This kind of far-right homonationalism is not just an opportunist way of getting LGBTI votes. It fits into a broader discourse in ‘defence of the family’. Homonationalism needs to be more broadly understood as one dimension of ‘homonormativity’, which Lisa Duggan has described as a gay mindset that does not ‘contest dominant heteronormative assumptions and institutions but upholds and sustains them’. Homonormativity helps some lesbian/gay people integrate into existing family institutions, adapting in order to occupy a more secure niche within the neoliberal order. To some extent, some far-right parties have been adopting a homonormative outlook. And at least a minority of gay voters like it.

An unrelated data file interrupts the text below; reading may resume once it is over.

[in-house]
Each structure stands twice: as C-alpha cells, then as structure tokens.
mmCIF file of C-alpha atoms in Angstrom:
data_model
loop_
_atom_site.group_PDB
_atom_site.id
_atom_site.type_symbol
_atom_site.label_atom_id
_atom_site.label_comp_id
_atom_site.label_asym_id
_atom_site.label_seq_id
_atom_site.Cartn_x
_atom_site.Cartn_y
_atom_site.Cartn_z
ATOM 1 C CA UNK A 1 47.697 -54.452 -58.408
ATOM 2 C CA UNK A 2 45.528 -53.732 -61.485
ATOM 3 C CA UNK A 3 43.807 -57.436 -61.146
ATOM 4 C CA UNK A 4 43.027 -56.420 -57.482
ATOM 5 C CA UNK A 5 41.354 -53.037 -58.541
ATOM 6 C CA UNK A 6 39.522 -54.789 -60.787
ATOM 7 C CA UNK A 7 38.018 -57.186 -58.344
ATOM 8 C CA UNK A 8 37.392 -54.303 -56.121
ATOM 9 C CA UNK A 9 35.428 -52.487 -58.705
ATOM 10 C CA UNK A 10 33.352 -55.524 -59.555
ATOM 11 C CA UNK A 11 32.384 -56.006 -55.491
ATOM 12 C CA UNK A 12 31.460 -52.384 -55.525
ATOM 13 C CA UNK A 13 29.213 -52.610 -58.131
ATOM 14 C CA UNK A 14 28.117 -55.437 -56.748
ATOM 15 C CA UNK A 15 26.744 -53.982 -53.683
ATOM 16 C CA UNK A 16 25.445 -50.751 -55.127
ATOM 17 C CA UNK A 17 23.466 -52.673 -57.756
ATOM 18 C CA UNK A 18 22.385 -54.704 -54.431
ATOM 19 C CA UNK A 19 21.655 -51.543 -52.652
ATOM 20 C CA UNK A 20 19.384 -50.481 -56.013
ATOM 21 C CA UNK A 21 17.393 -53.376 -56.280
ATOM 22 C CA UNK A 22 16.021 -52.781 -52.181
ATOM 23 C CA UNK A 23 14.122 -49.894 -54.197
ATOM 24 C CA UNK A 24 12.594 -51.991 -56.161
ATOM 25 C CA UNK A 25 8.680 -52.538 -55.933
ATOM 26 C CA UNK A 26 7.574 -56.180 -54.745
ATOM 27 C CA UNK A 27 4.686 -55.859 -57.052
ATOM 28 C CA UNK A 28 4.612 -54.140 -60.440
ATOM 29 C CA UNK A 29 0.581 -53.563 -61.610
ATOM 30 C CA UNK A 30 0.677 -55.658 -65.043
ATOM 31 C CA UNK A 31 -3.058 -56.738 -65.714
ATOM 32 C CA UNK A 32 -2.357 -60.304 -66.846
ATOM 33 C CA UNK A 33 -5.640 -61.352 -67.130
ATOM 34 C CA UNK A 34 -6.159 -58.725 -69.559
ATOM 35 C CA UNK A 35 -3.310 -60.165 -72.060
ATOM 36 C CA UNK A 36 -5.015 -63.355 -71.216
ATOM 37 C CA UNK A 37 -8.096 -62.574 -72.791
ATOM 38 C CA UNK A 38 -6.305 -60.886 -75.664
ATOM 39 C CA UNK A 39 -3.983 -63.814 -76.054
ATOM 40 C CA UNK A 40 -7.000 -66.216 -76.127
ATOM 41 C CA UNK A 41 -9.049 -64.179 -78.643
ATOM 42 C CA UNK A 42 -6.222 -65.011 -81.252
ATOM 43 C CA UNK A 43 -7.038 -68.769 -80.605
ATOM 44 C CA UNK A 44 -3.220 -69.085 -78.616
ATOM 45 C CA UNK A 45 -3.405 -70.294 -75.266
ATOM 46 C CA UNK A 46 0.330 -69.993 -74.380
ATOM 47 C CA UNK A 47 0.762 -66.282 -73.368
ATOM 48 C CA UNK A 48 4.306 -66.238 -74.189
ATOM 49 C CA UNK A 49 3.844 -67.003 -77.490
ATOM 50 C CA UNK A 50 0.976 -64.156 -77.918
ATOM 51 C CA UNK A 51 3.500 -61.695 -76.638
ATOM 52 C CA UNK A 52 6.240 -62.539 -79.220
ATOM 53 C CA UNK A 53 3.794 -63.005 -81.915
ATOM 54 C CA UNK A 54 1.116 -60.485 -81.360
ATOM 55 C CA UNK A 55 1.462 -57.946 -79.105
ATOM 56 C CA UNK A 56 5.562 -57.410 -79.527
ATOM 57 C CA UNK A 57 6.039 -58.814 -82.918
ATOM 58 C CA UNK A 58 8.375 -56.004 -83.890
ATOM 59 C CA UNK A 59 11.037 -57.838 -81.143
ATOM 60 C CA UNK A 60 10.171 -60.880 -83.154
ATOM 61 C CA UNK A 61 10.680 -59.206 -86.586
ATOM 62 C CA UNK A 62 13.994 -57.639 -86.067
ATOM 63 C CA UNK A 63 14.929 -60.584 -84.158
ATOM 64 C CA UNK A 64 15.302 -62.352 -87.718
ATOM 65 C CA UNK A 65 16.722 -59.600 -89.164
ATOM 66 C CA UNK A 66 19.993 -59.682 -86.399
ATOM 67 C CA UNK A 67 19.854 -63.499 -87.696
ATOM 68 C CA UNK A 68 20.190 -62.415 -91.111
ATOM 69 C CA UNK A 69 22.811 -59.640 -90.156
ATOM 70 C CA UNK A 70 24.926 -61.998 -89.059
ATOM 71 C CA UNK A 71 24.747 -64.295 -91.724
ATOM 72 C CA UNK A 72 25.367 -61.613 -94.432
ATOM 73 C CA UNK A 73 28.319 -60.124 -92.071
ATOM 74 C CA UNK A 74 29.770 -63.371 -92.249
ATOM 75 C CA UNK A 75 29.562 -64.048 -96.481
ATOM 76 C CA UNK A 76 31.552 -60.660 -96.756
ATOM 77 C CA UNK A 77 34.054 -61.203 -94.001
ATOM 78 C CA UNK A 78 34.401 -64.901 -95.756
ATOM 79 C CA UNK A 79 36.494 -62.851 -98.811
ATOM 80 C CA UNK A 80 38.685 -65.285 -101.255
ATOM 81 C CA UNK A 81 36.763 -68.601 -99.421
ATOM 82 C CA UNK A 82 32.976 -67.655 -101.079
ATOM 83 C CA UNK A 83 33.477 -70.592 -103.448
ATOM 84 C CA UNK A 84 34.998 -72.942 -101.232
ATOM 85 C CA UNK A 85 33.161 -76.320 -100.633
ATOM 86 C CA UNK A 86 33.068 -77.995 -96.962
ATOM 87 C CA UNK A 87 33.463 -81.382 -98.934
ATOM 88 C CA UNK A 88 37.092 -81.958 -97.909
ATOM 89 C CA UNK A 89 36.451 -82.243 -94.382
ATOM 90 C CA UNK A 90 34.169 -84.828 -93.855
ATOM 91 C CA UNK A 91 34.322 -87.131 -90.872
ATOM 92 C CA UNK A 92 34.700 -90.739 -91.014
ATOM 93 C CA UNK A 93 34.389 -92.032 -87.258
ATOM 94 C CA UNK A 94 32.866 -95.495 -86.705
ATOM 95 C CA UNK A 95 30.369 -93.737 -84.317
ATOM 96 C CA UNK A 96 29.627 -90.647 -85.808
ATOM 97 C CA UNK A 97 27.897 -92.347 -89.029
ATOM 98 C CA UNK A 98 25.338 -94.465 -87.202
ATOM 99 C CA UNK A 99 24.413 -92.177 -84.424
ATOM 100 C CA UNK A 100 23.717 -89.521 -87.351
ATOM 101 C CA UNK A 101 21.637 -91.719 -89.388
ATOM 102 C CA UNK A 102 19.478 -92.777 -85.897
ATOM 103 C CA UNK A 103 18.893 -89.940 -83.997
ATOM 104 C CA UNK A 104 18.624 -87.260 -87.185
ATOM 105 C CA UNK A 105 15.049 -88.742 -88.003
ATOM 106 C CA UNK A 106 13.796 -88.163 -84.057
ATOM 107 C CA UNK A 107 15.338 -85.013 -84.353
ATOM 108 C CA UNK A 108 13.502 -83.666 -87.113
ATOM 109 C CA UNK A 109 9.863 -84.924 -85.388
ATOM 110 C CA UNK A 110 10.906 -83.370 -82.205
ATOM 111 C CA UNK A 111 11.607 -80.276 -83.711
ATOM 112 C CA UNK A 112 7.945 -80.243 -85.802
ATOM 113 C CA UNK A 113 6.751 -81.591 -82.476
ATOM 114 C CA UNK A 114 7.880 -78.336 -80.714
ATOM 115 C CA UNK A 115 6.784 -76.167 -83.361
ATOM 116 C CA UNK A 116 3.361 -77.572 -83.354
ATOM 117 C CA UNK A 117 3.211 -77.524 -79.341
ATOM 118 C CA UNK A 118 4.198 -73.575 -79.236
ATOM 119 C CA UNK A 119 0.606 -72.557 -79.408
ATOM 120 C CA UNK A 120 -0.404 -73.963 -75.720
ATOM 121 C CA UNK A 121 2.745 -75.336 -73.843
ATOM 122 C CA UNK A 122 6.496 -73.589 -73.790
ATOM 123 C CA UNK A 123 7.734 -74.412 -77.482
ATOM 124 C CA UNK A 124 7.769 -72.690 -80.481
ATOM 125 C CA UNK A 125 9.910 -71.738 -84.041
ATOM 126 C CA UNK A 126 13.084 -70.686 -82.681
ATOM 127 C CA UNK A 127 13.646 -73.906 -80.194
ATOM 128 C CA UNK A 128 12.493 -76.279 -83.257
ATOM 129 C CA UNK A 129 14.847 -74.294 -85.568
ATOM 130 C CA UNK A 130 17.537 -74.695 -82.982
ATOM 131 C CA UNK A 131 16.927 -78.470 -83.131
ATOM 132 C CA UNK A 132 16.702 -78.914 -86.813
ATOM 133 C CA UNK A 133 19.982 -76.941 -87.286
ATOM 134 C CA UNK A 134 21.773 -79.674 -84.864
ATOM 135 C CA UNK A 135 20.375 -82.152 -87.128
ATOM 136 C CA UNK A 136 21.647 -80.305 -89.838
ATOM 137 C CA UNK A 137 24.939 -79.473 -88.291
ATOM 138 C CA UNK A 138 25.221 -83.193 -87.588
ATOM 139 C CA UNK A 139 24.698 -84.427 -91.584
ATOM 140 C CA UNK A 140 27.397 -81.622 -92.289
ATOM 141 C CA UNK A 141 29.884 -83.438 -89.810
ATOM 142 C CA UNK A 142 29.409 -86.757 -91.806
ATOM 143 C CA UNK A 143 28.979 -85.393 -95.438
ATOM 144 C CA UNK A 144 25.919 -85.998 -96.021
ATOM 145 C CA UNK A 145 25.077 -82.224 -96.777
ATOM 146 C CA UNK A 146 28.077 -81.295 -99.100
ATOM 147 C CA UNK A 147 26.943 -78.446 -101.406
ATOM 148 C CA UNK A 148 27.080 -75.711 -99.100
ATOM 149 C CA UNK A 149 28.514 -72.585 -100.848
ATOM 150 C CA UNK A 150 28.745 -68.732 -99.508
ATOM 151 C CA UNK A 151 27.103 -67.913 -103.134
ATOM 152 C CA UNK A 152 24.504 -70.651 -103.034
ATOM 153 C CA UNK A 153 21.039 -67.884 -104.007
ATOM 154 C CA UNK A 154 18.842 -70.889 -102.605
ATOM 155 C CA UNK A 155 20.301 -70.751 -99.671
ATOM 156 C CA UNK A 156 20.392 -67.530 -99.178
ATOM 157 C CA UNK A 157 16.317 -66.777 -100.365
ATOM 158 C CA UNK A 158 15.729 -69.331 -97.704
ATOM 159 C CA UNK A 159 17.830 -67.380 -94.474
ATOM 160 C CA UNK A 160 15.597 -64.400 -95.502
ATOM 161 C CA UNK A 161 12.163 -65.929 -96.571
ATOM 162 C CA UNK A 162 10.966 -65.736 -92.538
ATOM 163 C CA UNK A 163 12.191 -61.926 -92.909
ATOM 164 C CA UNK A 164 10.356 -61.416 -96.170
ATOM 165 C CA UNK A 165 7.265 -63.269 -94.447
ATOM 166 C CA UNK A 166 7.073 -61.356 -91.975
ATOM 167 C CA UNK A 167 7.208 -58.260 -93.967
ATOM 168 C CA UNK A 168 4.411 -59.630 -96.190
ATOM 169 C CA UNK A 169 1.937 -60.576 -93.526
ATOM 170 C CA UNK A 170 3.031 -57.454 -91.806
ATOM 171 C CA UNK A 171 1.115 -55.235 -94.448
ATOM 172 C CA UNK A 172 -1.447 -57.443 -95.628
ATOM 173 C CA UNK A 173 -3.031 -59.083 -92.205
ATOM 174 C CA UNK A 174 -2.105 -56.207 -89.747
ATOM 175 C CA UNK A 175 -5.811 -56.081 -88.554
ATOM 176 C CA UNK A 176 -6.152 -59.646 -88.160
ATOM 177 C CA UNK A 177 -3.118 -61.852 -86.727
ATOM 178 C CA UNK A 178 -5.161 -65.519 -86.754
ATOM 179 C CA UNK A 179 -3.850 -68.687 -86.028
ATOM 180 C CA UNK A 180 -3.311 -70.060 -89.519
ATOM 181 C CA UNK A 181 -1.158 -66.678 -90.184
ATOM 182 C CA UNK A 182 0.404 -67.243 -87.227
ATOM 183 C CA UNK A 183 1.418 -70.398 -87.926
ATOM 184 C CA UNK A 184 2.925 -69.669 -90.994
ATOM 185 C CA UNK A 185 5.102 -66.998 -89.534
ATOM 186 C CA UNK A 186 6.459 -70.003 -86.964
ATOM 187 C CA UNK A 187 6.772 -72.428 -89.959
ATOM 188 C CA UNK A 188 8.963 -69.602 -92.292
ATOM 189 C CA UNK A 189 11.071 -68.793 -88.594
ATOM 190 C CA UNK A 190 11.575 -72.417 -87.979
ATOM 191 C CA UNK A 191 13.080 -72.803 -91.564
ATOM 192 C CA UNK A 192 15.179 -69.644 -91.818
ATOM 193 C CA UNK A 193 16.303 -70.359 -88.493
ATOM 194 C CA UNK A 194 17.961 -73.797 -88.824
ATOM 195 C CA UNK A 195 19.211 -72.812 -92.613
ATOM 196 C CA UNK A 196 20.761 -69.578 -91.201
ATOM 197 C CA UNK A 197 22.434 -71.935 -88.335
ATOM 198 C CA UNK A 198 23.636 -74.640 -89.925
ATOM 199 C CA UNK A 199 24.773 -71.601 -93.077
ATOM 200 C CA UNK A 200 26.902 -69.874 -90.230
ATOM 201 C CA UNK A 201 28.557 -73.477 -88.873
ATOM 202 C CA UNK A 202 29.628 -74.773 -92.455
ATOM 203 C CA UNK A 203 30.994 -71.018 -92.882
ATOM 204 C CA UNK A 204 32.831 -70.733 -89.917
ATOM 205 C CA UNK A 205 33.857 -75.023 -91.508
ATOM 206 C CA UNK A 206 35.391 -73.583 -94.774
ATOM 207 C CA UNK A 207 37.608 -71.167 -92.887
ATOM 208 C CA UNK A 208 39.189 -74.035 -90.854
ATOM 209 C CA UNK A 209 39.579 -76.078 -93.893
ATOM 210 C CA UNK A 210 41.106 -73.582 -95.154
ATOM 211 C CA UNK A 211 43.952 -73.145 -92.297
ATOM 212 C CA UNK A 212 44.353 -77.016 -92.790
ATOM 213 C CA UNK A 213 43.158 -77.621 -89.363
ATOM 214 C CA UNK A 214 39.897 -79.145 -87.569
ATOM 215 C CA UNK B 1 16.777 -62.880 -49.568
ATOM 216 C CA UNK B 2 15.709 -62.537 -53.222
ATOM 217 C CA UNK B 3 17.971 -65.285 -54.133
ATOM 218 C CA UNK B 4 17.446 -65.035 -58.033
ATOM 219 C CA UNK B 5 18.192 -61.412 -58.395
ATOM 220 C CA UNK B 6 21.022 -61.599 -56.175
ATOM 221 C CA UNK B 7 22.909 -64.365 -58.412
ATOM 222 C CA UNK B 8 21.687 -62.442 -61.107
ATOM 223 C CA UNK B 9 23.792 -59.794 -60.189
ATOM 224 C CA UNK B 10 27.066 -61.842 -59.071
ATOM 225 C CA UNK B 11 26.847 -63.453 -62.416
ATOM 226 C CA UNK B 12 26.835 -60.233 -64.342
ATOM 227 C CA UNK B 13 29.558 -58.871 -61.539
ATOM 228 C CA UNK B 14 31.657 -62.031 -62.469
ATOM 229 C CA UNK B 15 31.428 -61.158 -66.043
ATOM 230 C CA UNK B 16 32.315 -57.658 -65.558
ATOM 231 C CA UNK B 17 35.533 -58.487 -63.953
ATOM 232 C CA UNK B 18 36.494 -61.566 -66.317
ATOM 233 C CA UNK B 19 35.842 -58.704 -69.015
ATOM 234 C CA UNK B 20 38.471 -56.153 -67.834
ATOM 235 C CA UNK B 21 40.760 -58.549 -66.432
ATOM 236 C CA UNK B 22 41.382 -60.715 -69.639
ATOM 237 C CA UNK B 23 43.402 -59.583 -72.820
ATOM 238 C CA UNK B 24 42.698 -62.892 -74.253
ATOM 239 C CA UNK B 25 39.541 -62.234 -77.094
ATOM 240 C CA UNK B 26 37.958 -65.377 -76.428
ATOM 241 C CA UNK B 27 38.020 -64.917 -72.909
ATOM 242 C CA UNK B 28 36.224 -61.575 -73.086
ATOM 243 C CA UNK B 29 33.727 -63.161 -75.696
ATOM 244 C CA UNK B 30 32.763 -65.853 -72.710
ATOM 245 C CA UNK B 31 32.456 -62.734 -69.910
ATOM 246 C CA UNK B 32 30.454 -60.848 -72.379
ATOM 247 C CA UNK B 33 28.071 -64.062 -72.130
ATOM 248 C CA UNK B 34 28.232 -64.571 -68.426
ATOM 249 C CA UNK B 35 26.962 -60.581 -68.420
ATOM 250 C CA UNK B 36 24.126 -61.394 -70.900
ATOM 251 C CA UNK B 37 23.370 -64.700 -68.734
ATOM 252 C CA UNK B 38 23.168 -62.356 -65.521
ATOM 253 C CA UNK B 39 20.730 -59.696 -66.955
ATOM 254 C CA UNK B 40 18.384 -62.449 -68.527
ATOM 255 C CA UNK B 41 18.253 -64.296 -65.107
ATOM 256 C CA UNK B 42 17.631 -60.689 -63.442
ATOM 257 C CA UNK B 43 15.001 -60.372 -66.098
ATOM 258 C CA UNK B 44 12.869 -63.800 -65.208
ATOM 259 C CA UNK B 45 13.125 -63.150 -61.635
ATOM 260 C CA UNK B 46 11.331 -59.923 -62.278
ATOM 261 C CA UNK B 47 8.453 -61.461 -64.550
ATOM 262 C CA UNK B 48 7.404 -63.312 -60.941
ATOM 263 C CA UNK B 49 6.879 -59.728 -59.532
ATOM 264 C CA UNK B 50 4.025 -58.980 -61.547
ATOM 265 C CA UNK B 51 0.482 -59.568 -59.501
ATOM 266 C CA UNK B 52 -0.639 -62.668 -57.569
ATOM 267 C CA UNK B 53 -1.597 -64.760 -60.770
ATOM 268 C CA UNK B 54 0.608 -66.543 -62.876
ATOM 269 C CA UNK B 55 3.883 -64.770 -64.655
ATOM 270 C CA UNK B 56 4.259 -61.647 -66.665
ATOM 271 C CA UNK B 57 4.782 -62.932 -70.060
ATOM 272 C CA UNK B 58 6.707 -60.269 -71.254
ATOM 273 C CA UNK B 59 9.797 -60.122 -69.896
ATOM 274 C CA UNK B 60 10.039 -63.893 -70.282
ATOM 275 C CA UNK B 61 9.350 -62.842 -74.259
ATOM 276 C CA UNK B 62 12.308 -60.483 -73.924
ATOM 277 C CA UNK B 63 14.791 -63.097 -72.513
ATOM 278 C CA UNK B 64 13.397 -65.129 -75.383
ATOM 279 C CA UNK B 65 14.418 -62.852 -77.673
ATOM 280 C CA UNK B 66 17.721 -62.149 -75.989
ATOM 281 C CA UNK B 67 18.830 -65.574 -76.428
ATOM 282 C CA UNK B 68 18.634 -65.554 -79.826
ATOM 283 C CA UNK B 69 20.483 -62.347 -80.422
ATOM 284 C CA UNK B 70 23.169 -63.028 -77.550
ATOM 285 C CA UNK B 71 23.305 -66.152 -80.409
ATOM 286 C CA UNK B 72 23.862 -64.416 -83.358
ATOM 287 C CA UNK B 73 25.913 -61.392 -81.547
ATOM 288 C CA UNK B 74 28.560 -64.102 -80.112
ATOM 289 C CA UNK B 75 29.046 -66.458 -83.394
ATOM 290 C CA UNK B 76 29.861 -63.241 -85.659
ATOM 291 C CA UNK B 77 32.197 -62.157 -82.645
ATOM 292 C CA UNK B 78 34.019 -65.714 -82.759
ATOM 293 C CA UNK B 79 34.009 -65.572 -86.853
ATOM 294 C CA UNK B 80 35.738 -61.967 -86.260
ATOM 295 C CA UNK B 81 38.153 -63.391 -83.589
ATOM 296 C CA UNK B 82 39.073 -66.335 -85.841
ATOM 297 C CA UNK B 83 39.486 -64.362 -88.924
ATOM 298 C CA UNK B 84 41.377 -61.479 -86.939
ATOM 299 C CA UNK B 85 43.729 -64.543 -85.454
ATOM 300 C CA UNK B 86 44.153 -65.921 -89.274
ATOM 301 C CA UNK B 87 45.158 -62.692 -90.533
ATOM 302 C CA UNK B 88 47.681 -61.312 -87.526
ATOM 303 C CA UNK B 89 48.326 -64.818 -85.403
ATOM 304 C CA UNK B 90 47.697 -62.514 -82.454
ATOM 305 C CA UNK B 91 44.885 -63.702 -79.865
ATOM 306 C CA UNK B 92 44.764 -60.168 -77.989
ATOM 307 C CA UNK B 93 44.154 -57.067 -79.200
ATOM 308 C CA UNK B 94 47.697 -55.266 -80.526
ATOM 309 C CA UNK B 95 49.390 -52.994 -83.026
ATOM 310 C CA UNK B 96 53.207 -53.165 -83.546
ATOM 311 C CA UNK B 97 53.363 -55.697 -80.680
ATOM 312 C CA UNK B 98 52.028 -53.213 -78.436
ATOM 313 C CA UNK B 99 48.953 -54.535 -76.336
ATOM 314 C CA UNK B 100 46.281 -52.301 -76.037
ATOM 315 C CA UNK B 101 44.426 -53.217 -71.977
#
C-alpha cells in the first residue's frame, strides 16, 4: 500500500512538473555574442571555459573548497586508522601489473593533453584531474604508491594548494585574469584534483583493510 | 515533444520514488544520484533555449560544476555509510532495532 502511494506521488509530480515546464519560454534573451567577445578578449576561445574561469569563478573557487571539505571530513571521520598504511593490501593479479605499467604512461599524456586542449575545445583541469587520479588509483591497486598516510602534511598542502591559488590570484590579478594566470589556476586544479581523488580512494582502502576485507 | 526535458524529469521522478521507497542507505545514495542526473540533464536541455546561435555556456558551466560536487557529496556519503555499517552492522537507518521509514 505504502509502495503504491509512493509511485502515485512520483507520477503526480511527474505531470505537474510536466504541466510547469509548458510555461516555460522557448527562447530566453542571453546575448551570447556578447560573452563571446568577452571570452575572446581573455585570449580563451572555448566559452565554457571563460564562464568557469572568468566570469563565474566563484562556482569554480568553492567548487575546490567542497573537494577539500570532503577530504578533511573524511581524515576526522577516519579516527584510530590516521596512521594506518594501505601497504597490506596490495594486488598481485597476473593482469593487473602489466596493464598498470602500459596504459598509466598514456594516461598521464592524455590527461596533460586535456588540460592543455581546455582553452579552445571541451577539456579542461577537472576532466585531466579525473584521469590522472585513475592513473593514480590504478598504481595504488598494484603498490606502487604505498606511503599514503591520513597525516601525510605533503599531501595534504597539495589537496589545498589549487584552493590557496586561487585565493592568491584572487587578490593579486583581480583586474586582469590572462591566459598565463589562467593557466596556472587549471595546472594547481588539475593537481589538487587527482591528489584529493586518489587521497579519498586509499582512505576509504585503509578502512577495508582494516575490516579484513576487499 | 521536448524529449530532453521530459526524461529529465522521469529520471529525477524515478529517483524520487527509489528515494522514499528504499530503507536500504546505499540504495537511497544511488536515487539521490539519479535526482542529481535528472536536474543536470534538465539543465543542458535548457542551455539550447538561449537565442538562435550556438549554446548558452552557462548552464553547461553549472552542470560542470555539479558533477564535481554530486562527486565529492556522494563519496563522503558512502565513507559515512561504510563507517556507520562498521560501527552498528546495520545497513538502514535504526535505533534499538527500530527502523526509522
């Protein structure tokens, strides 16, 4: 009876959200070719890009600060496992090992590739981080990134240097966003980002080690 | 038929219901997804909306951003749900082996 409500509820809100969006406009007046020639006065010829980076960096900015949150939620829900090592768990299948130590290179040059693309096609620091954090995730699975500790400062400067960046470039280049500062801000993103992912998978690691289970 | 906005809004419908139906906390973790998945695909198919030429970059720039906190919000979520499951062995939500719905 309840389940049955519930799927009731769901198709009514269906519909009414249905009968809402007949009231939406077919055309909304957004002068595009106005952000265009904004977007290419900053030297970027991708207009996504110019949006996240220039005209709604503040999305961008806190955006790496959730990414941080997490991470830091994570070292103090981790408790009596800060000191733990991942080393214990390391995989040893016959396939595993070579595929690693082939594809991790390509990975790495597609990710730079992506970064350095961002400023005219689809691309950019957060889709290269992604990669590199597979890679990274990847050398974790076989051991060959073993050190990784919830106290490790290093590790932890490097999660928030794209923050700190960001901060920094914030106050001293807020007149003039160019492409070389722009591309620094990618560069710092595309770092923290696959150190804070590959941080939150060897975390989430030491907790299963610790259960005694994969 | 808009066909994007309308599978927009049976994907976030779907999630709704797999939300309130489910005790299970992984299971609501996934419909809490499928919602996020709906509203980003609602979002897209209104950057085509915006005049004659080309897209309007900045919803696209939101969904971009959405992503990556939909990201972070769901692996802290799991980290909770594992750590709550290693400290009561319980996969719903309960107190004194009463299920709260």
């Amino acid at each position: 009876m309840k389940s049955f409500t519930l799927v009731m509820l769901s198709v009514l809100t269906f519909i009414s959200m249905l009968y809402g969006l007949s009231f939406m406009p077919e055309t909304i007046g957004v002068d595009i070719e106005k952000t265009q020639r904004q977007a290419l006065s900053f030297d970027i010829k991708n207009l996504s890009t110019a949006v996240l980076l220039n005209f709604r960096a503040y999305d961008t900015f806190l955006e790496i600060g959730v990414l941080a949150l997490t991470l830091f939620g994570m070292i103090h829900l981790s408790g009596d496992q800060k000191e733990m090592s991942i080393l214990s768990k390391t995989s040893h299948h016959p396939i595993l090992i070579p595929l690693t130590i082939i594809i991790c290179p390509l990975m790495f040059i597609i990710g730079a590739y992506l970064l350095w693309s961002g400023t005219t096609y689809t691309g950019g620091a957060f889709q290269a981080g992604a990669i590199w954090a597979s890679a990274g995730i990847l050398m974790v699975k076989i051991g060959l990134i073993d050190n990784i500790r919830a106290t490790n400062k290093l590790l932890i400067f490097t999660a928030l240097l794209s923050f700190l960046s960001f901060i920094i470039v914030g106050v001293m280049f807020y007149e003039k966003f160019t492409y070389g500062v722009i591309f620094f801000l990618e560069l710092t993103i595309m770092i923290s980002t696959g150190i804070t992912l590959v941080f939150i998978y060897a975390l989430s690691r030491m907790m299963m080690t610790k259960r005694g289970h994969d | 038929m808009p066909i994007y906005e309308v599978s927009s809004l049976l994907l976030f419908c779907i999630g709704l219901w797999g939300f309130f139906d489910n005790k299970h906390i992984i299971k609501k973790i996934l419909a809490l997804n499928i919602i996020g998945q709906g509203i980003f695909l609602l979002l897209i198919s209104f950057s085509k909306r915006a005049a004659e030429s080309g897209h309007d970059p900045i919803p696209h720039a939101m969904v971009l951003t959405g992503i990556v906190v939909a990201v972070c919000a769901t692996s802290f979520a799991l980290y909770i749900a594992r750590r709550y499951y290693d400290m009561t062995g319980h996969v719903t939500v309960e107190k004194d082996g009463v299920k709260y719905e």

In some cases lesbian and gay people can even be found at the summit of far-right parties. In Germany, the chair of the far-right Alternative for Germany’s parliamentary party, Alice Weidel, is an open lesbian. The former national secretary of the French National Front, Florian Philippot, is an open gay man. Despite Donald Trump’s attacks on LGBTIQ people, he has gay defenders among the so-called Log Cabin Republicans. He has appointed an openly gay ambassador to Germany, Richard Grenell, who has been publicly supporting far-right parties around Europe. Stranger yet, even in the administration of an open bigot like Bolsonaro in Brazil, his Ministry of Women, Family and Human Rights includes openly lesbian and trans high officials, who represent Brazil in international human rights meetings.